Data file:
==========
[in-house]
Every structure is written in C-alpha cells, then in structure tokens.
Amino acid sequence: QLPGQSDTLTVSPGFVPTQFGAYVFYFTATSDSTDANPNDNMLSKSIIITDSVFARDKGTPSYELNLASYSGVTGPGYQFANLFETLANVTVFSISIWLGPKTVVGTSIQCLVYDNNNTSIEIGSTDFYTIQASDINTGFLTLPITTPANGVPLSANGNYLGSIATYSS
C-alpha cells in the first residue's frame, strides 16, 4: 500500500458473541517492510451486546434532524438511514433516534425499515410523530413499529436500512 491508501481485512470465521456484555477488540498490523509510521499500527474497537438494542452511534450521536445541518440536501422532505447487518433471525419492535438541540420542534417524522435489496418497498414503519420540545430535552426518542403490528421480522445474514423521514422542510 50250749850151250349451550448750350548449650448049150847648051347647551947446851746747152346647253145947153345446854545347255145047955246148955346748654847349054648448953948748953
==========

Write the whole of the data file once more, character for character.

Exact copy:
[in-house]
Every structure is written in C-alpha cells, then in structure tokens.
Amino acid sequence: QLPGQSDTLTVSPGFVPTQFGAYVFYFTATSDSTDANPNDNMLSKSIIITDSVFARDKGTPSYELNLASYSGVTGPGYQFANLFETLANVTVFSISIWLGPKTVVGTSIQCLVYDNNNTSIEIGSTDFYTIQASDINTGFLTLPITTPANGVPLSANGNYLGSIATYSS
C-alpha cells in the first residue's frame, strides 16, 4: 500500500458473541517492510451486546434532524438511514433516534425499515410523530413499529436500512 491508501481485512470465521456484555477488540498490523509510521499500527474497537438494542452511534450521536445541518440536501422532505447487518433471525419492535438541540420542534417524522435489496418497498414503519420540545430535552426518542403490528421480522445474514423521514422542510 50250749850151250349451550448750350548449650448049150847648051347647551947446851746747152346647253145947153345446854545347255145047955246148955346748654847349054648448953948748953